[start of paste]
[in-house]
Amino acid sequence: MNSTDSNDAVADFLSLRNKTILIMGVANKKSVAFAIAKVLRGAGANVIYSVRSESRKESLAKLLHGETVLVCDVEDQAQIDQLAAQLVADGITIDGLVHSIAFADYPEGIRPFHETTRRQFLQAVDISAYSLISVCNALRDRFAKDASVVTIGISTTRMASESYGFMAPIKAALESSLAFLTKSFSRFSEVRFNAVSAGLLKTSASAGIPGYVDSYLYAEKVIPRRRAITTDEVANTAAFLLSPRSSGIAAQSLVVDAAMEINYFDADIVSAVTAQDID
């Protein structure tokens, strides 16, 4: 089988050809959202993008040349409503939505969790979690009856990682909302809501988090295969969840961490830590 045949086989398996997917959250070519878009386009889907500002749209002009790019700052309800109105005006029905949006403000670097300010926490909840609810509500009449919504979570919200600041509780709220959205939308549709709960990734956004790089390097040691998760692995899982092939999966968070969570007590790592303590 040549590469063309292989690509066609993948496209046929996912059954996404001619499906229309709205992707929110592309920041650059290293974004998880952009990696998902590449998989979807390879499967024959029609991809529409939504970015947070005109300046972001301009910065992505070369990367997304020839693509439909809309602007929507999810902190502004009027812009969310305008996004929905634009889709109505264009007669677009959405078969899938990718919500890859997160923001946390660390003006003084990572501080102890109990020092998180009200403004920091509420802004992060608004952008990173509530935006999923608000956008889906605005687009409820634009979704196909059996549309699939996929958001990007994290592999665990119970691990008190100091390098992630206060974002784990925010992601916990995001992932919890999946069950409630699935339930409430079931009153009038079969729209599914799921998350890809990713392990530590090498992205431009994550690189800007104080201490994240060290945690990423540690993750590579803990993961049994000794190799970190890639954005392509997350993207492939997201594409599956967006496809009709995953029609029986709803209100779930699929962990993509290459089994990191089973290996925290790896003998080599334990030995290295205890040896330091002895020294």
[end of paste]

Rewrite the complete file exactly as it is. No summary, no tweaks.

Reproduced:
[in-house]
Amino acid sequence: MNSTDSNDAVADFLSLRNKTILIMGVANKKSVAFAIAKVLRGAGANVIYSVRSESRKESLAKLLHGETVLVCDVEDQAQIDQLAAQLVADGITIDGLVHSIAFADYPEGIRPFHETTRRQFLQAVDISAYSLISVCNALRDRFAKDASVVTIGISTTRMASESYGFMAPIKAALESSLAFLTKSFSRFSEVRFNAVSAGLLKTSASAGIPGYVDSYLYAEKVIPRRRAITTDEVANTAAFLLSPRSSGIAAQSLVVDAAMEINYFDADIVSAVTAQDID
């Protein structure tokens, strides 16, 4: 089988050809959202993008040349409503939505969790979690009856990682909302809501988090295969969840961490830590 045949086989398996997917959250070519878009386009889907500002749209002009790019700052309800109105005006029905949006403000670097300010926490909840609810509500009449919504979570919200600041509780709220959205939308549709709960990734956004790089390097040691998760692995899982092939999966968070969570007590790592303590 040549590469063309292989690509066609993948496209046929996912059954996404001619499906229309709205992707929110592309920041650059290293974004998880952009990696998902590449998989979807390879499967024959029609991809529409939504970015947070005109300046972001301009910065992505070369990367997304020839693509439909809309602007929507999810902190502004009027812009969310305008996004929905634009889709109505264009007669677009959405078969899938990718919500890859997160923001946390660390003006003084990572501080102890109990020092998180009200403004920091509420802004992060608004952008990173509530935006999923608000956008889906605005687009409820634009979704196909059996549309699939996929958001990007994290592999665990119970691990008190100091390098992630206060974002784990925010992601916990995001992932919890999946069950409630699935339930409430079931009153009038079969729209599914799921998350890809990713392990530590090498992205431009994550690189800007104080201490994240060290945690990423540690993750590579803990993961049994000794190799970190890639954005392509997350993207492939997201594409599956967006496809009709995953029609029986709803209100779930699929962990993509290459089994990191089973290996925290790896003998080599334990030995290295205890040896330091002895020294």